Churchill’s Washington Humor, Part 1

by Richard Langworth on 30 April 2012

Churchll addresses Congress, 26 December 1941

A friend who is delivering a Churchill speech in D.C. asked for some examples of Churchilian humor involving Washington and U.S. Presidents.

Everyone enjoys Churchill’s famous crack in his first (1941) speech to Congress:

“If my father had been American, and my mother British, instead of the other way round, I might have got here on my own!” That brought down the house.

When in the U.S., Churchill liked to emphasize his American roots. Broadcasting to America six months earlier, he avowed something he always believed:

 The great Burke has truly said, “People will not look forward to posterity who never look backward to their ancestors,” and I feel it most agreeable to recall to you that the Jeromes were rooted for many generations in American soil, and fought in Washington’s armies for the independence of the American Colonies and the foundation of the United States. I expect I was on both sides then. And I must say I feel on both sides of the Atlantic Ocean now.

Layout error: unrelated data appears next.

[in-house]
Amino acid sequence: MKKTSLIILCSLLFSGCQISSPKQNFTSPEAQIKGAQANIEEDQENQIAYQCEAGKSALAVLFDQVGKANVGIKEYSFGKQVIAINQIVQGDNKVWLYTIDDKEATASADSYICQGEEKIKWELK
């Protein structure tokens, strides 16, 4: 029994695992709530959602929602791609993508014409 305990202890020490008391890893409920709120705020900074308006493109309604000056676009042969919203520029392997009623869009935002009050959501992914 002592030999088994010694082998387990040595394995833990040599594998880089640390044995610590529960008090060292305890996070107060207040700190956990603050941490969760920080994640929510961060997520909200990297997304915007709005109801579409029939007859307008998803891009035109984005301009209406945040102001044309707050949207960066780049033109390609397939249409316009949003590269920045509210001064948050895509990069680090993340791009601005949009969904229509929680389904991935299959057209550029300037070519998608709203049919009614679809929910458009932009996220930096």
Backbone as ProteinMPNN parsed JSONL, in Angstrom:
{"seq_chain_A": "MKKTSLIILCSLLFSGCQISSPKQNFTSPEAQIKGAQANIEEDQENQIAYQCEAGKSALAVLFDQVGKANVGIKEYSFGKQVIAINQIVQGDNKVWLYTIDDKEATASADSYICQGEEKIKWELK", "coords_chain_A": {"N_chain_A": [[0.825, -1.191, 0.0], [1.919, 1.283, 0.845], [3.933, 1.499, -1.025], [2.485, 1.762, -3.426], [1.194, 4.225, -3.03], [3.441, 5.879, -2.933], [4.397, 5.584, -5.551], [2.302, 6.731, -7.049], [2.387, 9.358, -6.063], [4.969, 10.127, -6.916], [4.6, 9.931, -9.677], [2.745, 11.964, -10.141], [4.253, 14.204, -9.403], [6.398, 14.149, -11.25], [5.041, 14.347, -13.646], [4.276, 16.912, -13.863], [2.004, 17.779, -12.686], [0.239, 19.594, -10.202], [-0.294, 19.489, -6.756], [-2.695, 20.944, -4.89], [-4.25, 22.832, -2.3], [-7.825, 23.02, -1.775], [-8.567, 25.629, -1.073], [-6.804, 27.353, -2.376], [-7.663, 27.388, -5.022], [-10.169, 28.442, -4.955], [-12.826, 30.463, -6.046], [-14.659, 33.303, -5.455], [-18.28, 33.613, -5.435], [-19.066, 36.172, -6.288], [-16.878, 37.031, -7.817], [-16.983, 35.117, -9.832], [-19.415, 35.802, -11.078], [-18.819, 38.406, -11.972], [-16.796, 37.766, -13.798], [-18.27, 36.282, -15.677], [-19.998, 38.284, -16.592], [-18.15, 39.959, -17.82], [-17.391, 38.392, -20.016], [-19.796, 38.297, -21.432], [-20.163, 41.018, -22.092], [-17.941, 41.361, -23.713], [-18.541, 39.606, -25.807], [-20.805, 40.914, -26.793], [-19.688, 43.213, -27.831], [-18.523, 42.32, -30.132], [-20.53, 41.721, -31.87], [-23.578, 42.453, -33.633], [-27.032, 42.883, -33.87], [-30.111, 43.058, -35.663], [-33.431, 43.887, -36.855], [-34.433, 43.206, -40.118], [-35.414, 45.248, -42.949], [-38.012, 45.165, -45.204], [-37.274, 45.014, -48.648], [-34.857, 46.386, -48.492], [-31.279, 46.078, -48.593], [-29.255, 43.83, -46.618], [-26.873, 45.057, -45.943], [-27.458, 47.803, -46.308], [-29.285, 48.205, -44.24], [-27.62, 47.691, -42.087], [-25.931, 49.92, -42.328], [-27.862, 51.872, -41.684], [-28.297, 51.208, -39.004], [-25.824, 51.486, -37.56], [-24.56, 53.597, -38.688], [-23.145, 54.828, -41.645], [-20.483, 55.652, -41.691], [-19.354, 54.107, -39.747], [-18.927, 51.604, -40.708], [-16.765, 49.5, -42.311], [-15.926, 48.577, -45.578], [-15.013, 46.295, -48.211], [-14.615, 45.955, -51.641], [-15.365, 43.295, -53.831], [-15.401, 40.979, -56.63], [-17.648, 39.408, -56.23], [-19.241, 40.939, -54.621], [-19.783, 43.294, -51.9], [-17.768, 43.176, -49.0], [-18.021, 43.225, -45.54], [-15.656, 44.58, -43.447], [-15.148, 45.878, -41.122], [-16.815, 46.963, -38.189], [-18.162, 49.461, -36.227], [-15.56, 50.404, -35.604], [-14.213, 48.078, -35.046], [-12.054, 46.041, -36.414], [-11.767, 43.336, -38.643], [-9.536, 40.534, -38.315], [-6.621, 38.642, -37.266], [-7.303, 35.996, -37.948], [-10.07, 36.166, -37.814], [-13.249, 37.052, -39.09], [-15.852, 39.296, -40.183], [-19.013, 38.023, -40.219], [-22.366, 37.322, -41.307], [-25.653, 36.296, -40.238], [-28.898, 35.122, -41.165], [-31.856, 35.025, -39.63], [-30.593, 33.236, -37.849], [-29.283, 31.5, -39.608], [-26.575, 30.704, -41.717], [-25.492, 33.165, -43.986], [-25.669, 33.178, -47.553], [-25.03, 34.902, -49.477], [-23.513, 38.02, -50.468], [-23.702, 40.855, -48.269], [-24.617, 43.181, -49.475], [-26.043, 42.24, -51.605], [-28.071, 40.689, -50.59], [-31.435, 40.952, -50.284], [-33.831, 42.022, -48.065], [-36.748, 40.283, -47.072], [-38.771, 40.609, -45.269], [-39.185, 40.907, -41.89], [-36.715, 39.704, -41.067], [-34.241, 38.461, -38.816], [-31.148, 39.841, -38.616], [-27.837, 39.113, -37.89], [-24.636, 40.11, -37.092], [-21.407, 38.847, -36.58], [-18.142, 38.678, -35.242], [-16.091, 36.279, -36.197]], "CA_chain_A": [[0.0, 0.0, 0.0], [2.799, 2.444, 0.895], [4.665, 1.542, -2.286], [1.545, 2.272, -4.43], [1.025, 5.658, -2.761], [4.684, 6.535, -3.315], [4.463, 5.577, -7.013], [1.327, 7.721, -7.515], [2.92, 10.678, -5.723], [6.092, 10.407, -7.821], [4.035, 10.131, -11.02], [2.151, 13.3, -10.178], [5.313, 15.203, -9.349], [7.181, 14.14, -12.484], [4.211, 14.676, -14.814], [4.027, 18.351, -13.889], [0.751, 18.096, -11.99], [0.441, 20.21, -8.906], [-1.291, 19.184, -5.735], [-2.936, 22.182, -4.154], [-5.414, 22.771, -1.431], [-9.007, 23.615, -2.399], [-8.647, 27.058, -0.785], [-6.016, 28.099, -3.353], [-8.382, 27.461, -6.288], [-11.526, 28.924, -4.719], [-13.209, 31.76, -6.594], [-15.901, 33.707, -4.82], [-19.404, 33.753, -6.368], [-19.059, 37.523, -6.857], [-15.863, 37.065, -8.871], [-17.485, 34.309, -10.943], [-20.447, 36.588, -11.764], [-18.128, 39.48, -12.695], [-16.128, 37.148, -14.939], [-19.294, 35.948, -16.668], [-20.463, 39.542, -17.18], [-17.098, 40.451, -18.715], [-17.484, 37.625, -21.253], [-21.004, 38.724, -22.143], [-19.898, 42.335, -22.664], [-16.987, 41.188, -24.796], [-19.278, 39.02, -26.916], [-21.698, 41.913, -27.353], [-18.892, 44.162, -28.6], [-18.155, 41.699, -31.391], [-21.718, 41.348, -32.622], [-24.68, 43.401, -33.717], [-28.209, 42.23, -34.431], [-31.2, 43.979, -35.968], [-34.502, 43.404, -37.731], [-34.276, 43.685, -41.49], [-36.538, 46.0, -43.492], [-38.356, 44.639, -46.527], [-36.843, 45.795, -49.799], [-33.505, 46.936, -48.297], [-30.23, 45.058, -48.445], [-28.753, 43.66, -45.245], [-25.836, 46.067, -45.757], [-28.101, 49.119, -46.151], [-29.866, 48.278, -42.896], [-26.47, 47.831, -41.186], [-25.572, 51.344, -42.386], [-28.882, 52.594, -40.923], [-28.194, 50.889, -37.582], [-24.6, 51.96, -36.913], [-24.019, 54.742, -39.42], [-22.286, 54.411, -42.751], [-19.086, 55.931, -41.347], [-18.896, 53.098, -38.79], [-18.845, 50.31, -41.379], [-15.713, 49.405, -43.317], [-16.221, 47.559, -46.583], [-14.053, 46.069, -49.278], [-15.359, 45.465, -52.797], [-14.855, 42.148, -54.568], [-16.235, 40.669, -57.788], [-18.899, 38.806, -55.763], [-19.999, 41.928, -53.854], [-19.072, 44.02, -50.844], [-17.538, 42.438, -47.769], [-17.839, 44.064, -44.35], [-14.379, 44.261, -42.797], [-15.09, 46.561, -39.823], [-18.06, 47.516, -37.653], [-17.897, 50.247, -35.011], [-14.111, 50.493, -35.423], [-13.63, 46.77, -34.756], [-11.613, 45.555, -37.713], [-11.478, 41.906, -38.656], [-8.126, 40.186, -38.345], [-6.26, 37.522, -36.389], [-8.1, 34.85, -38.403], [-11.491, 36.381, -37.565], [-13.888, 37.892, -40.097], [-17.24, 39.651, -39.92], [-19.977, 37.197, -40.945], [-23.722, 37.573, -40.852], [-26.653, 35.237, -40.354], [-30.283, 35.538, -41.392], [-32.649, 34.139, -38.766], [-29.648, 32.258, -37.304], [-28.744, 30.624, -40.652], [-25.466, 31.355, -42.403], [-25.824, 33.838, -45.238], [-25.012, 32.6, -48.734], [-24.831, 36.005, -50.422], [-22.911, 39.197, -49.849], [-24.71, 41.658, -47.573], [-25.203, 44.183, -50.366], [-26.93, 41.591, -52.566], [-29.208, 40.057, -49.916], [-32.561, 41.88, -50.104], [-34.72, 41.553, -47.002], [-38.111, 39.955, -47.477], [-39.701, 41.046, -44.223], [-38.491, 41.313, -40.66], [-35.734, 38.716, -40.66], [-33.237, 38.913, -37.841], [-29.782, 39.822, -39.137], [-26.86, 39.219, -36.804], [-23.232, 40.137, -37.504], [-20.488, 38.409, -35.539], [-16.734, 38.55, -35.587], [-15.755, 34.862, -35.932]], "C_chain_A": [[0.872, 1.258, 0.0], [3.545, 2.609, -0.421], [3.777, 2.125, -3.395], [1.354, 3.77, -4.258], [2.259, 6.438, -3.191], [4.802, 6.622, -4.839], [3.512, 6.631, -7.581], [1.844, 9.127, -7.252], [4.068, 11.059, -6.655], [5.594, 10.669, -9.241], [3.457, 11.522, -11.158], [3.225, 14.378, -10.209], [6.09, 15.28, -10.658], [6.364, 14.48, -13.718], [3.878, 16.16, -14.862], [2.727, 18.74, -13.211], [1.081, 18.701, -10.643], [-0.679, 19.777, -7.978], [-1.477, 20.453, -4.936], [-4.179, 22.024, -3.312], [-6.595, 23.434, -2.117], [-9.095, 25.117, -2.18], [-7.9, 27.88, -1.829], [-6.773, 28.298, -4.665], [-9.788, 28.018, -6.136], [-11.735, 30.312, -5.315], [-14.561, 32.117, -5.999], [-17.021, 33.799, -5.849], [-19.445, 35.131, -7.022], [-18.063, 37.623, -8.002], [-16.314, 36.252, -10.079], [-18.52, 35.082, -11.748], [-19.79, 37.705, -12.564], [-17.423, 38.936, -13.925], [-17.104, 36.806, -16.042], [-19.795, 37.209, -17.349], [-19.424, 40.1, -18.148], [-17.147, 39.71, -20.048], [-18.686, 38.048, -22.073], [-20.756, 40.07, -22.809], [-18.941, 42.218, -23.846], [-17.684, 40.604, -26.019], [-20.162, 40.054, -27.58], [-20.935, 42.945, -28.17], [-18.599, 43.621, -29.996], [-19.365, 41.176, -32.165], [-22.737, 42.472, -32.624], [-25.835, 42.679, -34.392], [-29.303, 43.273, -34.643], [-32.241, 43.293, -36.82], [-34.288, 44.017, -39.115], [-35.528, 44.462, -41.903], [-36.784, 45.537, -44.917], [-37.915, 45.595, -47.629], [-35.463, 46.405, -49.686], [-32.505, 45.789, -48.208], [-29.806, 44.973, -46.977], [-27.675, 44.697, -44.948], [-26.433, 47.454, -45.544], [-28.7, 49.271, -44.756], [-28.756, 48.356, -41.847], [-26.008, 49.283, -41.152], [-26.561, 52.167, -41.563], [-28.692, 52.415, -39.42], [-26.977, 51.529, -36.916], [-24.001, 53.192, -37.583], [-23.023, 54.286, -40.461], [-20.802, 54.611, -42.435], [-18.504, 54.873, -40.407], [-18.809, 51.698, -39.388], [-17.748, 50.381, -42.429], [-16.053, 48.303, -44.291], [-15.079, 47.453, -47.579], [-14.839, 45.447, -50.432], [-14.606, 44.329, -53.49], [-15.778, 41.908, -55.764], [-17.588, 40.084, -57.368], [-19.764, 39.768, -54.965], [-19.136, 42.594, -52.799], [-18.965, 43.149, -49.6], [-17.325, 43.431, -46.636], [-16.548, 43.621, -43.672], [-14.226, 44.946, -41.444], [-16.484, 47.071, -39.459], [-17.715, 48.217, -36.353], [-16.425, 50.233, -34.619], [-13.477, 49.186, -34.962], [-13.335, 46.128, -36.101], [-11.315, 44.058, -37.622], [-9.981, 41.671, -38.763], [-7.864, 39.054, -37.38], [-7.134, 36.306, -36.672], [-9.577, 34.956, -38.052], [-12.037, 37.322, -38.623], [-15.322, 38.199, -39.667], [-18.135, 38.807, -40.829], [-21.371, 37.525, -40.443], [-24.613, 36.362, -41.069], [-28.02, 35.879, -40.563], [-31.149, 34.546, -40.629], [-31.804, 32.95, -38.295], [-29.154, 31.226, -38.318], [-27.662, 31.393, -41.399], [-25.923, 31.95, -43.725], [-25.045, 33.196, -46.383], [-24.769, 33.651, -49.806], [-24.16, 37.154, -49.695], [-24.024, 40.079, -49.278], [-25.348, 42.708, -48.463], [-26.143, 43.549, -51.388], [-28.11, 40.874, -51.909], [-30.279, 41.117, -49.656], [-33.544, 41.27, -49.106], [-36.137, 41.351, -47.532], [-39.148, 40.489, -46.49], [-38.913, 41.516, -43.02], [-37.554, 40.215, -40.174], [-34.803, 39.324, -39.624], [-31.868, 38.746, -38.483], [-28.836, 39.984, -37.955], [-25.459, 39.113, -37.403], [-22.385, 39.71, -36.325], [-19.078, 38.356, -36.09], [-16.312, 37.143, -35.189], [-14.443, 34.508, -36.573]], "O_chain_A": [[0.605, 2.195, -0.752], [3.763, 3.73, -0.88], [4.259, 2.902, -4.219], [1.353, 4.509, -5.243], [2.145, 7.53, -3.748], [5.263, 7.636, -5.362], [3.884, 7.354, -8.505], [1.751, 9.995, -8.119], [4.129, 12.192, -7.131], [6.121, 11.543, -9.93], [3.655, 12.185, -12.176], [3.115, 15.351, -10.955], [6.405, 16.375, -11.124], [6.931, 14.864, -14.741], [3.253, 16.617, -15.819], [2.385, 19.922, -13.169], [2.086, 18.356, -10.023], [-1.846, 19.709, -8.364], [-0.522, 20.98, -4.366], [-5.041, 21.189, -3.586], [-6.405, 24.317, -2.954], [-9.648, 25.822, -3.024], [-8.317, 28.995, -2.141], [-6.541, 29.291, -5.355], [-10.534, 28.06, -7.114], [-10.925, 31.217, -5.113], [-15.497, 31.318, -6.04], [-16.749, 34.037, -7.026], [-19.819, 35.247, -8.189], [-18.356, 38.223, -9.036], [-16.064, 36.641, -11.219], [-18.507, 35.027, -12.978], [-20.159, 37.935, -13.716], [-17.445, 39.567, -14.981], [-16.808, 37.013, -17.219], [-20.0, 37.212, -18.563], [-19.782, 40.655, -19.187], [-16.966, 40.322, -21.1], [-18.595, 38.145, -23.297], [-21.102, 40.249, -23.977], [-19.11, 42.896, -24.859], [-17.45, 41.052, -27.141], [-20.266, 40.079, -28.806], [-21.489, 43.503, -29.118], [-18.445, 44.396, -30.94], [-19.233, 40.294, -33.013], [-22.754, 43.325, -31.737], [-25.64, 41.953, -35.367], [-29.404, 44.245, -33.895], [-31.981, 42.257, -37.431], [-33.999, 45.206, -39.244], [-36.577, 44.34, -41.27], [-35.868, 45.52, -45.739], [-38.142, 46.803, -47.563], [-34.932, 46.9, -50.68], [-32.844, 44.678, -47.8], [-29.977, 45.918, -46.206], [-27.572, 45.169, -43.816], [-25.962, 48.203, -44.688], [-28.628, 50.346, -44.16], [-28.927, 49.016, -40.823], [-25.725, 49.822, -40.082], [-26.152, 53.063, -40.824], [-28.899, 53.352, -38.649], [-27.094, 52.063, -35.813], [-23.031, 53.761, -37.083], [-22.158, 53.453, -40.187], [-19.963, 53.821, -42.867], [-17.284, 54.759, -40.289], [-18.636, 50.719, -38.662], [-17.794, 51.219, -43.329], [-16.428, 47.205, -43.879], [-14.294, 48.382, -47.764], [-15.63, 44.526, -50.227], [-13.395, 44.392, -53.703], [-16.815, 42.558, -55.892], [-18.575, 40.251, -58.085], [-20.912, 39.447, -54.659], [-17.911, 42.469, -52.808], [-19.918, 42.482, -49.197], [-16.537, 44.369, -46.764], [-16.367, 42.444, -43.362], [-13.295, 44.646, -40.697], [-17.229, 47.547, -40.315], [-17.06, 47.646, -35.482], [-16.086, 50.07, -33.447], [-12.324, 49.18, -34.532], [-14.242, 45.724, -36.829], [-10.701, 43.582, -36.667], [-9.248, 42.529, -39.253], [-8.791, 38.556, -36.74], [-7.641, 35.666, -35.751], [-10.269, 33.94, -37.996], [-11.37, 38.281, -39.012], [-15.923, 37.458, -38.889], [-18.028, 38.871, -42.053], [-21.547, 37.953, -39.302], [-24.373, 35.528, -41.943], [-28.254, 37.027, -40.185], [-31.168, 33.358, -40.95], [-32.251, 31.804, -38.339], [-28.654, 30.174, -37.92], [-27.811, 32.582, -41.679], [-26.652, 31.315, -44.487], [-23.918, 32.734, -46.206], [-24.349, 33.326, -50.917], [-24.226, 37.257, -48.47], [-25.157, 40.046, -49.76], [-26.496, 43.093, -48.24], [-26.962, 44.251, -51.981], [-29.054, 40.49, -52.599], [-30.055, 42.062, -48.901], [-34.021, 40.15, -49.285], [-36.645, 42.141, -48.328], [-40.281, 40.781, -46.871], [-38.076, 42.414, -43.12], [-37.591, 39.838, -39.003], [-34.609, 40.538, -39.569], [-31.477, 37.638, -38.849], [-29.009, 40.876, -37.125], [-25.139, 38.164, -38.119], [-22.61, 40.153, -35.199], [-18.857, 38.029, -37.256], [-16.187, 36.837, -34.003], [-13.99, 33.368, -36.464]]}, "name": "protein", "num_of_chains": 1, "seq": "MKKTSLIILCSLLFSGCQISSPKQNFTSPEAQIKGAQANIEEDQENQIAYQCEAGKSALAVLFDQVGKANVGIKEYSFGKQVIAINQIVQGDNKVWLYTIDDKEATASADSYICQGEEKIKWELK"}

In 1952, during his third speech to Congress, he declared: “I was on both sides in the war between us and we.”

The “Naked Encounter”

The most famous exchange with Roosevelt during Churchill’s 1941 visit to the White House is an “old chestnut,” but everybody enjoys it—and here’s one golden oldie that actually appears to be true:

President Roosevelt, inspired to call the new world body he visualizes the “United Nations,” wheels himself into Churchill’s room, finding the Prime Minister, as Harry Hopkins put it, “stark naked and gleaming pink from his bath.”

Roosevelt hastily turns his wheelchair to leave, but Churchill waves him in:

”The Prime Minister of Great Britain has nothing to hide from the President of the United States.”

(Or, in another version: “You see, Mr. President, I have nothing to hide.”)

When queried about this by Roosevelt biographer Robert Sherwood, Churchill denied it: “I could not possibly have made such a statement as that. The President himself would have been well aware that it was not strictly true.”

A third version has it that Roosevelt simply says: “United Nations!” and Churchill responds “Good!”

Whatever they said, the encounter apparently did happen, because both Churchill’s secretary and bodyguard, who were on the trip, confirmed it. And in January 1942, speaking about his visit to King George VI, Churchill said: “Sir, I believe I am the only man in the world to have received the head of a nation naked.”

Quotations are from Churchill By Himself. Continued in part 2….

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